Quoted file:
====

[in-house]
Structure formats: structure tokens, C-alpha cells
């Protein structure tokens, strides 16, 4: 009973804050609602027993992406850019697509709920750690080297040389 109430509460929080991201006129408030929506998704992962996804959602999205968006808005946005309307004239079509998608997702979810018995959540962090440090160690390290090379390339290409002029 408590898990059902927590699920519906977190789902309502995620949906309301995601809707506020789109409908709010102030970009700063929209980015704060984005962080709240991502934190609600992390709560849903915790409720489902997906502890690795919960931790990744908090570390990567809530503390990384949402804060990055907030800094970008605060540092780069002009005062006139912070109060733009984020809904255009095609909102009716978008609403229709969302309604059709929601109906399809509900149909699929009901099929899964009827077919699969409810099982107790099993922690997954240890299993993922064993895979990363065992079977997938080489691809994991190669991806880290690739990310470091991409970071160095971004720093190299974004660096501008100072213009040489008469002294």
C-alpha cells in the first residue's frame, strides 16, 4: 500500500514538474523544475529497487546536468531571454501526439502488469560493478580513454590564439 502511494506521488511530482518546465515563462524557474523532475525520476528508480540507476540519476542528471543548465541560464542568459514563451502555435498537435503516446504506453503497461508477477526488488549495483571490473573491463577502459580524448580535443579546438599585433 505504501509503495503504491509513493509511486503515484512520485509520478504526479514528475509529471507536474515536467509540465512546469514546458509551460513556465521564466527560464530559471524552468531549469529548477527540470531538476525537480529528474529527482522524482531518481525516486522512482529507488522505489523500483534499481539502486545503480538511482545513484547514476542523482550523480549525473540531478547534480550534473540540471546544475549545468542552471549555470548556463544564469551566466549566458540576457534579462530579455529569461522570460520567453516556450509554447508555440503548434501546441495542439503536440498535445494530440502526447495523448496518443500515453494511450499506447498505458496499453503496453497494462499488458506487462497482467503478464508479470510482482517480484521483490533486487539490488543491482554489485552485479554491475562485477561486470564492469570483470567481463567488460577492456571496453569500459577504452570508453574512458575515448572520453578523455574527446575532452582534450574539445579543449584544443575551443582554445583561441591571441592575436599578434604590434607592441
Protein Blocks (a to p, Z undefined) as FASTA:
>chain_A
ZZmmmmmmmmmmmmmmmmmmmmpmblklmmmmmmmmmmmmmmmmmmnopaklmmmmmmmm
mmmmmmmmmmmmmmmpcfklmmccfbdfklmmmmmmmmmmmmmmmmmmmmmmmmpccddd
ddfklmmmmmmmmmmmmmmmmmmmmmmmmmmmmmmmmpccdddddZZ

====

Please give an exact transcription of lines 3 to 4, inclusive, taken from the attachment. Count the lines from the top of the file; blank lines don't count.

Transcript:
């Protein structure tokens, strides 16, 4: 009973804050609602027993992406850019697509709920750690080297040389 109430509460929080991201006129408030929506998704992962996804959602999205968006808005946005309307004239079509998608997702979810018995959540962090440090160690390290090379390339290409002029 408590898990059902927590699920519906977190789902309502995620949906309301995601809707506020789109409908709010102030970009700063929209980015704060984005962080709240991502934190609600992390709560849903915790409720489902997906502890690795919960931790990744908090570390990567809530503390990384949402804060990055907030800094970008605060540092780069002009005062006139912070109060733009984020809904255009095609909102009716978008609403229709969302309604059709929601109906399809509900149909699929009901099929899964009827077919699969409810099982107790099993922690997954240890299993993922064993895979990363065992079977997938080489691809994991190669991806880290690739990310470091991409970071160095971004720093190299974004660096501008100072213009040489008469002294």
C-alpha cells in the first residue's frame, strides 16, 4: 500500500514538474523544475529497487546536468531571454501526439502488469560493478580513454590564439 502511494506521488511530482518546465515563462524557474523532475525520476528508480540507476540519476542528471543548465541560464542568459514563451502555435498537435503516446504506453503497461508477477526488488549495483571490473573491463577502459580524448580535443579546438599585433 505504501509503495503504491509513493509511486503515484512520485509520478504526479514528475509529471507536474515536467509540465512546469514546458509551460513556465521564466527560464530559471524552468531549469529548477527540470531538476525537480529528474529527482522524482531518481525516486522512482529507488522505489523500483534499481539502486545503480538511482545513484547514476542523482550523480549525473540531478547534480550534473540540471546544475549545468542552471549555470548556463544564469551566466549566458540576457534579462530579455529569461522570460520567453516556450509554447508555440503548434501546441495542439503536440498535445494530440502526447495523448496518443500515453494511450499506447498505458496499453503496453497494462499488458506487462497482467503478464508479470510482482517480484521483490533486487539490488543491482554489485552485479554491475562485477561486470564492469570483470567481463567488460577492456571496453569500459577504452570508453574512458575515448572520453578523455574527446575532452582534450574539445579543449584544443575551443582554445583561441591571441592575436599578434604590434607592441